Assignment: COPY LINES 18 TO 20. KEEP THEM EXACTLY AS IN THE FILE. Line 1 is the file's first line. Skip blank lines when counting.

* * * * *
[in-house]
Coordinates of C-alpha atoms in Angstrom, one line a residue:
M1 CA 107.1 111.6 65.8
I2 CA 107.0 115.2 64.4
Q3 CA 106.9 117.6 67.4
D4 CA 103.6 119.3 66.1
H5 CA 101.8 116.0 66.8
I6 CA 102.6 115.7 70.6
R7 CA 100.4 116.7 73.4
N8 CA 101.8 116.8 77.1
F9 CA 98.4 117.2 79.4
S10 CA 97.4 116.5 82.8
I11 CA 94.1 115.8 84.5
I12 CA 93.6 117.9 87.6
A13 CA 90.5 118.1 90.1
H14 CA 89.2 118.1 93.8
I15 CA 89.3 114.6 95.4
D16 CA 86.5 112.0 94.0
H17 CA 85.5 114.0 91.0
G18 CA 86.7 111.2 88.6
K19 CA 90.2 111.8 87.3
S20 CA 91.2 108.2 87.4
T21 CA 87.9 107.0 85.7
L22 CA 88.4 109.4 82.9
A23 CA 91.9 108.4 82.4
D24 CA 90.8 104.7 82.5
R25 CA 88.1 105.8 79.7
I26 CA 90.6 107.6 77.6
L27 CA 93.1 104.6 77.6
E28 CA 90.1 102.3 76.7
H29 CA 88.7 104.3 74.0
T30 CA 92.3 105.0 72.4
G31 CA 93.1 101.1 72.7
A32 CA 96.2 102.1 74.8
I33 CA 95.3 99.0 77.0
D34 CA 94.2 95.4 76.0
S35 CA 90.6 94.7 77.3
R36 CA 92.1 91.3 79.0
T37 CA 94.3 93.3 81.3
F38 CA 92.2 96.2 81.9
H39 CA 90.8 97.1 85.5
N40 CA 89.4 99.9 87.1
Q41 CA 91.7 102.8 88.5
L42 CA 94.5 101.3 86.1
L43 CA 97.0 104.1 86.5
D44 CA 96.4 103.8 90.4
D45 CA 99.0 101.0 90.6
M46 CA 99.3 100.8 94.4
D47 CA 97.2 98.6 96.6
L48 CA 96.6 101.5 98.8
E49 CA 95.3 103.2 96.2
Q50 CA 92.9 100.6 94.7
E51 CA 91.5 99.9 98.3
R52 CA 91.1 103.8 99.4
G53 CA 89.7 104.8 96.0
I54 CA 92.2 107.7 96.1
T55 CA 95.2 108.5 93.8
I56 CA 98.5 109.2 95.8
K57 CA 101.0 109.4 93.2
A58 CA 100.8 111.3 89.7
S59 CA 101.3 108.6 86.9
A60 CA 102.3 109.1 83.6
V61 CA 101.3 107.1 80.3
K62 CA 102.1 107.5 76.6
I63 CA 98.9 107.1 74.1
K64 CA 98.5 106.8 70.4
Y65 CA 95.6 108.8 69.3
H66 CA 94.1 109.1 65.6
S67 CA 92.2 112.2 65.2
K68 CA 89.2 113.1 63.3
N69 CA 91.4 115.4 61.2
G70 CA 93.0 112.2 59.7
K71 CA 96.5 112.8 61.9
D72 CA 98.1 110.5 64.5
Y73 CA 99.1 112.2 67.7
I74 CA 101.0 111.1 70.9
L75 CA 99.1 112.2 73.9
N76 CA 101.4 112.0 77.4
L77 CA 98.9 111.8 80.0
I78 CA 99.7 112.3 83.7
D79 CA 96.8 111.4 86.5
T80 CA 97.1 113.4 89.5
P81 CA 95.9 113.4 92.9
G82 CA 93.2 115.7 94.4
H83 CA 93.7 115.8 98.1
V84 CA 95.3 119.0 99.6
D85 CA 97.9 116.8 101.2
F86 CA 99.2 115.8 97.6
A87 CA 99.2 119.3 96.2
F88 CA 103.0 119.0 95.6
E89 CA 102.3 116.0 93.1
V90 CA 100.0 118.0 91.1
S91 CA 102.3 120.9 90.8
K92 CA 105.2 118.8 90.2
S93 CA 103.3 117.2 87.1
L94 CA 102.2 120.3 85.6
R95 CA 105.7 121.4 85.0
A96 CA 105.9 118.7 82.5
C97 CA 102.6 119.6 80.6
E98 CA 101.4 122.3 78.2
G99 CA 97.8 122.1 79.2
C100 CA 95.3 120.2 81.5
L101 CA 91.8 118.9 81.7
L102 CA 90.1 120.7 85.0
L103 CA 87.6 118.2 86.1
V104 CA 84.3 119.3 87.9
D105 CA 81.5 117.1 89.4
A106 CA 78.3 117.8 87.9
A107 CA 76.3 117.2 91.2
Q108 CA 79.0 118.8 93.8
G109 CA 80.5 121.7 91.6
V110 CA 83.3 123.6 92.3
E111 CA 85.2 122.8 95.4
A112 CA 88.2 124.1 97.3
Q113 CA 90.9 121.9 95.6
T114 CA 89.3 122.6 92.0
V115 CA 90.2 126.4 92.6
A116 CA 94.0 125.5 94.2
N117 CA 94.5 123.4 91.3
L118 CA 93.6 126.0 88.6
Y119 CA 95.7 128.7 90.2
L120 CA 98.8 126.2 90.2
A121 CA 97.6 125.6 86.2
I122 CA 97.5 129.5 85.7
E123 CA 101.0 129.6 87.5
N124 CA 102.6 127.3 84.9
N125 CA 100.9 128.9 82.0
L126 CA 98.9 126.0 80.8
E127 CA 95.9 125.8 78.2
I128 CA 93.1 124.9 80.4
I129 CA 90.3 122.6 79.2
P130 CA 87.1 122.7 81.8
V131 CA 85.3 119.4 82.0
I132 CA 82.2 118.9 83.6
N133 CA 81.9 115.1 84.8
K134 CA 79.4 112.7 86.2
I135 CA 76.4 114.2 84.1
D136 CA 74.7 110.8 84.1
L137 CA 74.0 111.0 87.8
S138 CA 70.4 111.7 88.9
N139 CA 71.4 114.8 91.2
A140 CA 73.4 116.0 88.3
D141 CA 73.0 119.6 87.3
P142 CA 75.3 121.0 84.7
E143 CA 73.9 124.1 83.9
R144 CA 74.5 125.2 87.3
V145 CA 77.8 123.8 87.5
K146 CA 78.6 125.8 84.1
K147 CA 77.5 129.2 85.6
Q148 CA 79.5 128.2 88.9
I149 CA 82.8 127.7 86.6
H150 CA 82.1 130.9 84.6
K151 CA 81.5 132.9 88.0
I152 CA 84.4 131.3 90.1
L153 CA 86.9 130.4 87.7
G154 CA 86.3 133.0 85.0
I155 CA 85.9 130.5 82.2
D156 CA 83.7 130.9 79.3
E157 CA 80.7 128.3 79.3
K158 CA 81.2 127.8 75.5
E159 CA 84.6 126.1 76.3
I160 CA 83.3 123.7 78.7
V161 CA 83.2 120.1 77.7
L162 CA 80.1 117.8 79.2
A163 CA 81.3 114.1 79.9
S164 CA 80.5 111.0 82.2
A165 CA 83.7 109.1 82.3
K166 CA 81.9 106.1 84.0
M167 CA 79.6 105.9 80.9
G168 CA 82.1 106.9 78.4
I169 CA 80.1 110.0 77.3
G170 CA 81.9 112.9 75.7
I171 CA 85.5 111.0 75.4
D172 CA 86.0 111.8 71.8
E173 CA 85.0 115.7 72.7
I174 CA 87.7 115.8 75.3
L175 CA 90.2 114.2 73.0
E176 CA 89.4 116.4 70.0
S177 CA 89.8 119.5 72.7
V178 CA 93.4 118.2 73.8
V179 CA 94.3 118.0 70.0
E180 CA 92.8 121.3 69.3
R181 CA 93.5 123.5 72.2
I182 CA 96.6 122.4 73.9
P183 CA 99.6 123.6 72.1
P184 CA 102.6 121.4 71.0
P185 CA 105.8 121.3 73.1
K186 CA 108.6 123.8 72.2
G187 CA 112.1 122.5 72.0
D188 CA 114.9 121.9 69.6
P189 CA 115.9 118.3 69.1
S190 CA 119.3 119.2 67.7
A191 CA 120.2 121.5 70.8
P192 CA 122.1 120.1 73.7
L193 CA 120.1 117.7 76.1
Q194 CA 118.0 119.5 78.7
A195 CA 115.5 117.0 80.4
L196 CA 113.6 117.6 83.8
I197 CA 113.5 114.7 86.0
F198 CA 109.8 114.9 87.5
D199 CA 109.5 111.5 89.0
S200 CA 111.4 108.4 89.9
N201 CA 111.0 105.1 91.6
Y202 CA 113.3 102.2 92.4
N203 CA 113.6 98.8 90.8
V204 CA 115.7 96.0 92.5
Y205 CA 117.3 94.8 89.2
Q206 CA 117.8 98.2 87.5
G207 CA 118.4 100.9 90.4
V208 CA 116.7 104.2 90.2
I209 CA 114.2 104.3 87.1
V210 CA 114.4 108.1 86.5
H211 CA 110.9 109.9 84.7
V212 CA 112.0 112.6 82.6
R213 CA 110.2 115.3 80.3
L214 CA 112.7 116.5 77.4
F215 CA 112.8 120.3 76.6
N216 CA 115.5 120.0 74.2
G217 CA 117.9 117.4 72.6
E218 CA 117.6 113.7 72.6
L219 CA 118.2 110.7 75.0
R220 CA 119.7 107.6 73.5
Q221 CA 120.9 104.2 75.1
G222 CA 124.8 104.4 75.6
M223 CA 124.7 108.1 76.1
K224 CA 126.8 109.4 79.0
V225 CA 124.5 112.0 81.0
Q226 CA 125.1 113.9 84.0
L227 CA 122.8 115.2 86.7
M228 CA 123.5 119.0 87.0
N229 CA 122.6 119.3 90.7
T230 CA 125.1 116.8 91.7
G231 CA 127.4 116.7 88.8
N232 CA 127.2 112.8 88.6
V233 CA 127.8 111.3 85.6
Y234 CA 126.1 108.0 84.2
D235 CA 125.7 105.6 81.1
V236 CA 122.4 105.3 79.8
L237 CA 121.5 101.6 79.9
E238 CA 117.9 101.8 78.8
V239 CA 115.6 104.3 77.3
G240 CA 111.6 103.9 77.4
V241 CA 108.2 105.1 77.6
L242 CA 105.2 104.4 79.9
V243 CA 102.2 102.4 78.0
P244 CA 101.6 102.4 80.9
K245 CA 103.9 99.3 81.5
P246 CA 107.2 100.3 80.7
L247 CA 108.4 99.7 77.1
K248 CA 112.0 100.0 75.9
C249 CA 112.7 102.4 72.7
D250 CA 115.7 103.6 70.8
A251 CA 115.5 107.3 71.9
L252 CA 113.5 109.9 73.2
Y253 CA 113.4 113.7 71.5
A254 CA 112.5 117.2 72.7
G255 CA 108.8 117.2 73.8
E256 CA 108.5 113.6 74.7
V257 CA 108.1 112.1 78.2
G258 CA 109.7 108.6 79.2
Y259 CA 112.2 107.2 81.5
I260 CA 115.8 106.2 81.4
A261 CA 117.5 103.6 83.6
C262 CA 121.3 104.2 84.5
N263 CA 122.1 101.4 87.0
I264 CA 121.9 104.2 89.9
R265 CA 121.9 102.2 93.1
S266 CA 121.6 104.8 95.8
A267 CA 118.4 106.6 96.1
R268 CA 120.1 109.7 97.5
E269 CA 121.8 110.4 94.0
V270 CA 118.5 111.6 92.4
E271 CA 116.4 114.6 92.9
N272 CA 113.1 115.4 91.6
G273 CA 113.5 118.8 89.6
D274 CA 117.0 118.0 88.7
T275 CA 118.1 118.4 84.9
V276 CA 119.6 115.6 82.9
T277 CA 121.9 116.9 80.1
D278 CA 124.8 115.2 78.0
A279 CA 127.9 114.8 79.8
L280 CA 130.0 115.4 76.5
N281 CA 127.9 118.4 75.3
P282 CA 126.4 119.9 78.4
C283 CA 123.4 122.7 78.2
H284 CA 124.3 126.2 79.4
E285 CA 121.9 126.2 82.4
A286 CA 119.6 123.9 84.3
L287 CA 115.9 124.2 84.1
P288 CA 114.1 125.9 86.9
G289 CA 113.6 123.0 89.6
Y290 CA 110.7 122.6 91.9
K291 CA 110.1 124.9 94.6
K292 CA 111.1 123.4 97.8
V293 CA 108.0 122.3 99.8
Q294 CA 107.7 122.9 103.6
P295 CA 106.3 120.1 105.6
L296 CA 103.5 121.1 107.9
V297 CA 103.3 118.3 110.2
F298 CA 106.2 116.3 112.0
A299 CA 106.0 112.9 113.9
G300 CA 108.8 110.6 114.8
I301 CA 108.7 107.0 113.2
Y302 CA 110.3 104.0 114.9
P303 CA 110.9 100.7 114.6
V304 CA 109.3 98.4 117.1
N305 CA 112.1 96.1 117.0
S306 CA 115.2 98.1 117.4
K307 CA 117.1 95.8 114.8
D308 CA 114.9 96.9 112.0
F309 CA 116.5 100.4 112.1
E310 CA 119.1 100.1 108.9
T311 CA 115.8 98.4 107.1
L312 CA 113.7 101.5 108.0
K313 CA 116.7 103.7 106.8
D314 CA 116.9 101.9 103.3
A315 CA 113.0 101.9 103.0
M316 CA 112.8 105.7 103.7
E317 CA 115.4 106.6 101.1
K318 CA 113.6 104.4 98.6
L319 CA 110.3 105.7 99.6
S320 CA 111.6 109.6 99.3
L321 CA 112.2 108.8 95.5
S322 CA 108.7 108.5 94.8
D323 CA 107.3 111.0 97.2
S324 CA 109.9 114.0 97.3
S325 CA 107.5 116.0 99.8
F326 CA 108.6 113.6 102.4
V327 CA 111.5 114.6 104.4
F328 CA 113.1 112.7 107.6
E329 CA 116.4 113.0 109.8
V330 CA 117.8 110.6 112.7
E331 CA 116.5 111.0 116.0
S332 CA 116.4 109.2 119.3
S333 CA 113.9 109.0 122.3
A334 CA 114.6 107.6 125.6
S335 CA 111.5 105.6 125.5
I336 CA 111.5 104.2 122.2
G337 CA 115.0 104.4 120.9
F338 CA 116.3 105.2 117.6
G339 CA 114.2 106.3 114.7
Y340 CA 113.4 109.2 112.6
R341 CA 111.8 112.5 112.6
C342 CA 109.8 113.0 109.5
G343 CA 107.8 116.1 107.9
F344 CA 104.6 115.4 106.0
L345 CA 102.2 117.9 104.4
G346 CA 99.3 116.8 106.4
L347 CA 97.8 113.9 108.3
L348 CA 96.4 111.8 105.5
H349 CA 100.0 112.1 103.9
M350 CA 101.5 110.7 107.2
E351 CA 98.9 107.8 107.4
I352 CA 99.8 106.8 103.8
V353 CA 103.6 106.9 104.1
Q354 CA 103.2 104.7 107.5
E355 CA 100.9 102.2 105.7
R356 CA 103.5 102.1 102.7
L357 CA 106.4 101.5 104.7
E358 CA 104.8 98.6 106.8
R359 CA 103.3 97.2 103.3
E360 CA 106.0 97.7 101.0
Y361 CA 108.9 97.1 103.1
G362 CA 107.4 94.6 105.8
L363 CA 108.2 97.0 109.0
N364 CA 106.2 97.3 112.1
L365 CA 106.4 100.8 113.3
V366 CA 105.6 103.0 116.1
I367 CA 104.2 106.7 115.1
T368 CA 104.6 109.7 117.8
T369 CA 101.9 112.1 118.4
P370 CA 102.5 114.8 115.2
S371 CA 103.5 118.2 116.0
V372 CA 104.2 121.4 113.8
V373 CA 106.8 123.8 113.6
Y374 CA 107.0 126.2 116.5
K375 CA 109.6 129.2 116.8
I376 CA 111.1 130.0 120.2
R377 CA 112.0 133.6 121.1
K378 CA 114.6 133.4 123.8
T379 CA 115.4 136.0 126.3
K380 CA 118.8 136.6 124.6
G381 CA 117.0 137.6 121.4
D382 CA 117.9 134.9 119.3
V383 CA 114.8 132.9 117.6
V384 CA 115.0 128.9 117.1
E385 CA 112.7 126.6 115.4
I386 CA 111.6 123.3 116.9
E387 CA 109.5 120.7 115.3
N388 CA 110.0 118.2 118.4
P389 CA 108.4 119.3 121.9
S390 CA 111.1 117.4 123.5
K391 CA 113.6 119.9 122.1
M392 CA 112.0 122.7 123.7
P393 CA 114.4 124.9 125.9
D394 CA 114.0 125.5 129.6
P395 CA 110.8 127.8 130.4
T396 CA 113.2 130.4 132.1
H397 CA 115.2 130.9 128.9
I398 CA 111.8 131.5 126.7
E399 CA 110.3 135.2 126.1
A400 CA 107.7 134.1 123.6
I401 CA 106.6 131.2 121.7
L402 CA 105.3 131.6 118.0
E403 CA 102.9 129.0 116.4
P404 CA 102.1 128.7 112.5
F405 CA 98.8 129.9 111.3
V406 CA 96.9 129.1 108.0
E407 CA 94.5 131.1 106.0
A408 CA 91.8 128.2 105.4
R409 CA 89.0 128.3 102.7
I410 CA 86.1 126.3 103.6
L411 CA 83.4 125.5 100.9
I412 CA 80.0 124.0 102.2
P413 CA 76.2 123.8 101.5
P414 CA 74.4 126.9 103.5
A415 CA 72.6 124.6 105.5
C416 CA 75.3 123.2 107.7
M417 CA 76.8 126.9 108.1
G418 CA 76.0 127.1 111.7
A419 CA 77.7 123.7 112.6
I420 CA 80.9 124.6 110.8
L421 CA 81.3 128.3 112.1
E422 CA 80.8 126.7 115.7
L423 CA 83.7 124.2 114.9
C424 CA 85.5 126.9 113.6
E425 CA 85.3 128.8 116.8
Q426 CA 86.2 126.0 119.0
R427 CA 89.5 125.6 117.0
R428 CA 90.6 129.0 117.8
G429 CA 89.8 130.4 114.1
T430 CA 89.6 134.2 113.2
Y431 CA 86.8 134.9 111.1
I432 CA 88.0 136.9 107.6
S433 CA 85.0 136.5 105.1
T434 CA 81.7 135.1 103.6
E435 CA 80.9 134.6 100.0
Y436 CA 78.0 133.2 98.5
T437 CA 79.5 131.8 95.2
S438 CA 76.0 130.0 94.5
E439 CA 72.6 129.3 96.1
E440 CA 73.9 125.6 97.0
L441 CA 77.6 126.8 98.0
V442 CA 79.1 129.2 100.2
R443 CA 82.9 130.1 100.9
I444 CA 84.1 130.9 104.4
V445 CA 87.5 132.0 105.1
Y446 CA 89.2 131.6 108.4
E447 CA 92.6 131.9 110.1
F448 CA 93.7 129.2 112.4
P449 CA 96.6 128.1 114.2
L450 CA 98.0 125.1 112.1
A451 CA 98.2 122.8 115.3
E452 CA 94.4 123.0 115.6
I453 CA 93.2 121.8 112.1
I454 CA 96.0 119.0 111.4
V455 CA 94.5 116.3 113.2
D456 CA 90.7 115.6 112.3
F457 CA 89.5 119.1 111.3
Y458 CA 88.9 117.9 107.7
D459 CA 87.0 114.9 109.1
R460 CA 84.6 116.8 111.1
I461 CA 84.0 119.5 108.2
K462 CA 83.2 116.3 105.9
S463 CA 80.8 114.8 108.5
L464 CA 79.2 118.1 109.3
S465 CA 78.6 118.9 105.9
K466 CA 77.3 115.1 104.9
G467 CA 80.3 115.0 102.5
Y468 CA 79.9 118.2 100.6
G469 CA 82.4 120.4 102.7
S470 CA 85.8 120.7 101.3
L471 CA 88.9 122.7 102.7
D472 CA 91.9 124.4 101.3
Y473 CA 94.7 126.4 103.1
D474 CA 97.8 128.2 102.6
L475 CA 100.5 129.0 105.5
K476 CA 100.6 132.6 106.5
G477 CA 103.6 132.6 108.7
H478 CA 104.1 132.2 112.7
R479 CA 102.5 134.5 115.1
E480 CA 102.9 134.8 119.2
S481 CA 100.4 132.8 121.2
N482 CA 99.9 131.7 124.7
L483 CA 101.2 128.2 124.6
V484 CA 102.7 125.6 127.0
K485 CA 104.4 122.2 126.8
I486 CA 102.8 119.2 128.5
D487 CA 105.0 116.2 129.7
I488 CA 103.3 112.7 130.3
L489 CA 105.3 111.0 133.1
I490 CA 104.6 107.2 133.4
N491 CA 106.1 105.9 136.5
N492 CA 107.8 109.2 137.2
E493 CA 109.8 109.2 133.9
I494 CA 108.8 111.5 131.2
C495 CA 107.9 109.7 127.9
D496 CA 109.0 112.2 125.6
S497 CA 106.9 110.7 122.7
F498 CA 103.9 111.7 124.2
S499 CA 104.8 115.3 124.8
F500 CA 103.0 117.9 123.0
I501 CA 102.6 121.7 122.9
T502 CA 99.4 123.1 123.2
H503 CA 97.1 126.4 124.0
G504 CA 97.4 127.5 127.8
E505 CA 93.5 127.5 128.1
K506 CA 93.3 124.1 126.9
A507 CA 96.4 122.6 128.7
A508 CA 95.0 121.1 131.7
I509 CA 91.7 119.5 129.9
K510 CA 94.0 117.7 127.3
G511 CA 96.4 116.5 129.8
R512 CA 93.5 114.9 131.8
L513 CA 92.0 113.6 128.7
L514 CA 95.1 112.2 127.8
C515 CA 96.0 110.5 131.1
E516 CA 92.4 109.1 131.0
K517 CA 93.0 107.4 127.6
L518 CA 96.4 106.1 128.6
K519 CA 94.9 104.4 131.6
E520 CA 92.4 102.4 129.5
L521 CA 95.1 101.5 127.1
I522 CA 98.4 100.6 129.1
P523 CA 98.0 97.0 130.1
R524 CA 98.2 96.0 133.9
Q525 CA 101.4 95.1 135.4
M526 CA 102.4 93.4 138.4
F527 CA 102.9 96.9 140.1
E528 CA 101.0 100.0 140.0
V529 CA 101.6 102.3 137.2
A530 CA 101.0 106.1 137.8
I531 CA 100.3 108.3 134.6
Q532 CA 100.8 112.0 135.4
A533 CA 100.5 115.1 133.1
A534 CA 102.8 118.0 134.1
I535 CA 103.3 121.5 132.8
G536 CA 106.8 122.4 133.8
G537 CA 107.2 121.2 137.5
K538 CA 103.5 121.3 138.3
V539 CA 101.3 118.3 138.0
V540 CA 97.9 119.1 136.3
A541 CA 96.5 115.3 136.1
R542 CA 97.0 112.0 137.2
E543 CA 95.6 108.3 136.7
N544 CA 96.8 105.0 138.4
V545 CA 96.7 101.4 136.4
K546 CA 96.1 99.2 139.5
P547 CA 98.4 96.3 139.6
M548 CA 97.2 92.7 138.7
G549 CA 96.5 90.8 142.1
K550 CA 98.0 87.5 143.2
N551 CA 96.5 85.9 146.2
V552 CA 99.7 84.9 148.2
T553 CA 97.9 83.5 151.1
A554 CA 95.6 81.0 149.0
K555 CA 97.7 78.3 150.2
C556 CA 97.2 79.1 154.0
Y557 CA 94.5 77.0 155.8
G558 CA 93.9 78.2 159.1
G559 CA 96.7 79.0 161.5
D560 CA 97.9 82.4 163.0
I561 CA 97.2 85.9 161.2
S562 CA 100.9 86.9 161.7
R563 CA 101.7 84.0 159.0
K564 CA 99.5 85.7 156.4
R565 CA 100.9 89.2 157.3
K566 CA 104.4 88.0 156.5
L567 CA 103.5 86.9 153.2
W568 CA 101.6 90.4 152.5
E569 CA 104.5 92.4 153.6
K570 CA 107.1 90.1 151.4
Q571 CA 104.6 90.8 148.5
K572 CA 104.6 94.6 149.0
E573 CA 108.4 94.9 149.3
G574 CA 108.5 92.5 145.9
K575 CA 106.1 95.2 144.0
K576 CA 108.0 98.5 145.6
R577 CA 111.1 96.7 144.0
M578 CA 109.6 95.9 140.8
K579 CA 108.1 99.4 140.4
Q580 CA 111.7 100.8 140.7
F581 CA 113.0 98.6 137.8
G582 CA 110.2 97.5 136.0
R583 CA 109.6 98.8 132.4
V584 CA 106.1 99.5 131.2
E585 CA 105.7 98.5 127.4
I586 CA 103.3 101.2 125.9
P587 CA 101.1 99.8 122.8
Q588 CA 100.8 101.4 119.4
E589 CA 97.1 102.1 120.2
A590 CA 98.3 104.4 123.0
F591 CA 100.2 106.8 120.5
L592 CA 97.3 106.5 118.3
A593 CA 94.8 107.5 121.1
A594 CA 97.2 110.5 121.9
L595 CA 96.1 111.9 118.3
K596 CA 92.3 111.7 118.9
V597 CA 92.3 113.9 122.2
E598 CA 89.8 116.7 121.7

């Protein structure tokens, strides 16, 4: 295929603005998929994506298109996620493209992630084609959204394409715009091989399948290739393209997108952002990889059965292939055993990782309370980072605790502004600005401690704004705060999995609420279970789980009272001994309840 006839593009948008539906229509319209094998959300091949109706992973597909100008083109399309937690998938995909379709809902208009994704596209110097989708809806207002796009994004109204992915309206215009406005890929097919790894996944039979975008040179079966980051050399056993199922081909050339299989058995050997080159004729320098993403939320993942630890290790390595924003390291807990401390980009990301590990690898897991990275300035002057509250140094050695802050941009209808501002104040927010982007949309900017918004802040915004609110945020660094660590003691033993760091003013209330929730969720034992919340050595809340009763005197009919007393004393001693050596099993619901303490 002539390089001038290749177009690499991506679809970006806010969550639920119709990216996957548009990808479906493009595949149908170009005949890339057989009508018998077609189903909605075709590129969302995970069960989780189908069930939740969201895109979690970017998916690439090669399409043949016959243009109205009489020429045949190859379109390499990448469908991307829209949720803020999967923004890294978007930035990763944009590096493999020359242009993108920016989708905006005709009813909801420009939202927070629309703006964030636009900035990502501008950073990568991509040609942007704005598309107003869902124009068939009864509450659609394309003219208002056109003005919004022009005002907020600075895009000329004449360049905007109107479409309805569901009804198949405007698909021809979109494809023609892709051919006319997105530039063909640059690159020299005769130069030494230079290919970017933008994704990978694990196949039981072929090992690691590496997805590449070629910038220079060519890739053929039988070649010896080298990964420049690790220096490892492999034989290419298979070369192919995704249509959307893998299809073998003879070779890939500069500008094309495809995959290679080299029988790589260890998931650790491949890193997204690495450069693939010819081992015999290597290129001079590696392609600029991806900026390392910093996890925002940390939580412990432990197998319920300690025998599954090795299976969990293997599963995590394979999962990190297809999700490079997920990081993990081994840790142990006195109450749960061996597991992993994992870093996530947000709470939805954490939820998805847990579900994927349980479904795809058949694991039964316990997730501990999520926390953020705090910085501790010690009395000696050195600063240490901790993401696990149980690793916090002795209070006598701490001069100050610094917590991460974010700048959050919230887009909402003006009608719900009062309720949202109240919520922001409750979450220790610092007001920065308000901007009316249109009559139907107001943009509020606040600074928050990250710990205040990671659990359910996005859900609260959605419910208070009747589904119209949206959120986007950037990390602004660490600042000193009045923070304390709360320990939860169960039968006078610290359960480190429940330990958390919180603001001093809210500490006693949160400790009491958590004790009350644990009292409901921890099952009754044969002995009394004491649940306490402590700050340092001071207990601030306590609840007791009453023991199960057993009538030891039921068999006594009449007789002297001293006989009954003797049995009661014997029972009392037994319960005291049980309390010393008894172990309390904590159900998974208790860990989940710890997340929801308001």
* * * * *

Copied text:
D16 CA 86.5 112.0 94.0
H17 CA 85.5 114.0 91.0
G18 CA 86.7 111.2 88.6